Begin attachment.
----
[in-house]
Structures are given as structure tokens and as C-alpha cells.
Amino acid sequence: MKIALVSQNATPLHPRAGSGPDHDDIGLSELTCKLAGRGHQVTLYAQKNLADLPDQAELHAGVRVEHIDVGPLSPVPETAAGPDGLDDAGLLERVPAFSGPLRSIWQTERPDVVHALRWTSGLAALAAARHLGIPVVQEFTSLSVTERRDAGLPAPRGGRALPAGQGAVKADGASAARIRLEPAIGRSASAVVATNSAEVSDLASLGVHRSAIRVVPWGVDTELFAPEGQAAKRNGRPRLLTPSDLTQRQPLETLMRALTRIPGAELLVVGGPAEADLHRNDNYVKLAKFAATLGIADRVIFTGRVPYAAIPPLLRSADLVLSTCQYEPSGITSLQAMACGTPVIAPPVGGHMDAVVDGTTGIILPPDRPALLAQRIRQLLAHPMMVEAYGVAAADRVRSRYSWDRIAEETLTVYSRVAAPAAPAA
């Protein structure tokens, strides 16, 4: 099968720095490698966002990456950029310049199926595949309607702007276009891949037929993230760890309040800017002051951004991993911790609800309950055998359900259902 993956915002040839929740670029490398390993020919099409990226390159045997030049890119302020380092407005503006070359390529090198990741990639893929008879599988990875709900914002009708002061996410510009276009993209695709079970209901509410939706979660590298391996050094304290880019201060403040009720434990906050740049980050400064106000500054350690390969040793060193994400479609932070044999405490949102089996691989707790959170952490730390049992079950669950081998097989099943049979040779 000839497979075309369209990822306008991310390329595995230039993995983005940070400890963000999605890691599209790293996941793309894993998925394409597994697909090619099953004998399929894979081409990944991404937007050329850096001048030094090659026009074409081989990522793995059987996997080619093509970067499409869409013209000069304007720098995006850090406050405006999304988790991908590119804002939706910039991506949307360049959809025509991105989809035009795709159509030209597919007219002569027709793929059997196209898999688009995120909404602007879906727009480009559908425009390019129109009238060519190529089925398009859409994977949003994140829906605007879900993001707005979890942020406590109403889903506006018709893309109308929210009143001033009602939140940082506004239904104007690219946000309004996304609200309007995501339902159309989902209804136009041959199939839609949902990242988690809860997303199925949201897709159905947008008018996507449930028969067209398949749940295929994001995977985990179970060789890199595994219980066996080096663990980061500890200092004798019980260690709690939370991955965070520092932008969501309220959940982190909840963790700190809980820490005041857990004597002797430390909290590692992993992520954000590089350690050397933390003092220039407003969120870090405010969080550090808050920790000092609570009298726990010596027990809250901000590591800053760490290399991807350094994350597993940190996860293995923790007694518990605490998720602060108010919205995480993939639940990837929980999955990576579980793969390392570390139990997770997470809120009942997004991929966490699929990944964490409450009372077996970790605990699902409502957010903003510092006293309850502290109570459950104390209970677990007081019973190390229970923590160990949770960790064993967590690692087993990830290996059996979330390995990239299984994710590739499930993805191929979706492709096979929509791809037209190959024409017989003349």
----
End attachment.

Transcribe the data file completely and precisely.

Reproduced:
[in-house]
Structures are given as structure tokens and as C-alpha cells.
Amino acid sequence: MKIALVSQNATPLHPRAGSGPDHDDIGLSELTCKLAGRGHQVTLYAQKNLADLPDQAELHAGVRVEHIDVGPLSPVPETAAGPDGLDDAGLLERVPAFSGPLRSIWQTERPDVVHALRWTSGLAALAAARHLGIPVVQEFTSLSVTERRDAGLPAPRGGRALPAGQGAVKADGASAARIRLEPAIGRSASAVVATNSAEVSDLASLGVHRSAIRVVPWGVDTELFAPEGQAAKRNGRPRLLTPSDLTQRQPLETLMRALTRIPGAELLVVGGPAEADLHRNDNYVKLAKFAATLGIADRVIFTGRVPYAAIPPLLRSADLVLSTCQYEPSGITSLQAMACGTPVIAPPVGGHMDAVVDGTTGIILPPDRPALLAQRIRQLLAHPMMVEAYGVAAADRVRSRYSWDRIAEETLTVYSRVAAPAAPAA
């Protein structure tokens, strides 16, 4: 099968720095490698966002990456950029310049199926595949309607702007276009891949037929993230760890309040800017002051951004991993911790609800309950055998359900259902 993956915002040839929740670029490398390993020919099409990226390159045997030049890119302020380092407005503006070359390529090198990741990639893929008879599988990875709900914002009708002061996410510009276009993209695709079970209901509410939706979660590298391996050094304290880019201060403040009720434990906050740049980050400064106000500054350690390969040793060193994400479609932070044999405490949102089996691989707790959170952490730390049992079950669950081998097989099943049979040779 000839497979075309369209990822306008991310390329595995230039993995983005940070400890963000999605890691599209790293996941793309894993998925394409597994697909090619099953004998399929894979081409990944991404937007050329850096001048030094090659026009074409081989990522793995059987996997080619093509970067499409869409013209000069304007720098995006850090406050405006999304988790991908590119804002939706910039991506949307360049959809025509991105989809035009795709159509030209597919007219002569027709793929059997196209898999688009995120909404602007879906727009480009559908425009390019129109009238060519190529089925398009859409994977949003994140829906605007879900993001707005979890942020406590109403889903506006018709893309109308929210009143001033009602939140940082506004239904104007690219946000309004996304609200309007995501339902159309989902209804136009041959199939839609949902990242988690809860997303199925949201897709159905947008008018996507449930028969067209398949749940295929994001995977985990179970060789890199595994219980066996080096663990980061500890200092004798019980260690709690939370991955965070520092932008969501309220959940982190909840963790700190809980820490005041857990004597002797430390909290590692992993992520954000590089350690050397933390003092220039407003969120870090405010969080550090808050920790000092609570009298726990010596027990809250901000590591800053760490290399991807350094994350597993940190996860293995923790007694518990605490998720602060108010919205995480993939639940990837929980999955990576579980793969390392570390139990997770997470809120009942997004991929966490699929990944964490409450009372077996970790605990699902409502957010903003510092006293309850502290109570459950104390209970677990007081019973190390229970923590160990949770960790064993967590690692087993990830290996059996979330390995990239299984994710590739499930993805191929979706492709096979929509791809037209190959024409017989003349």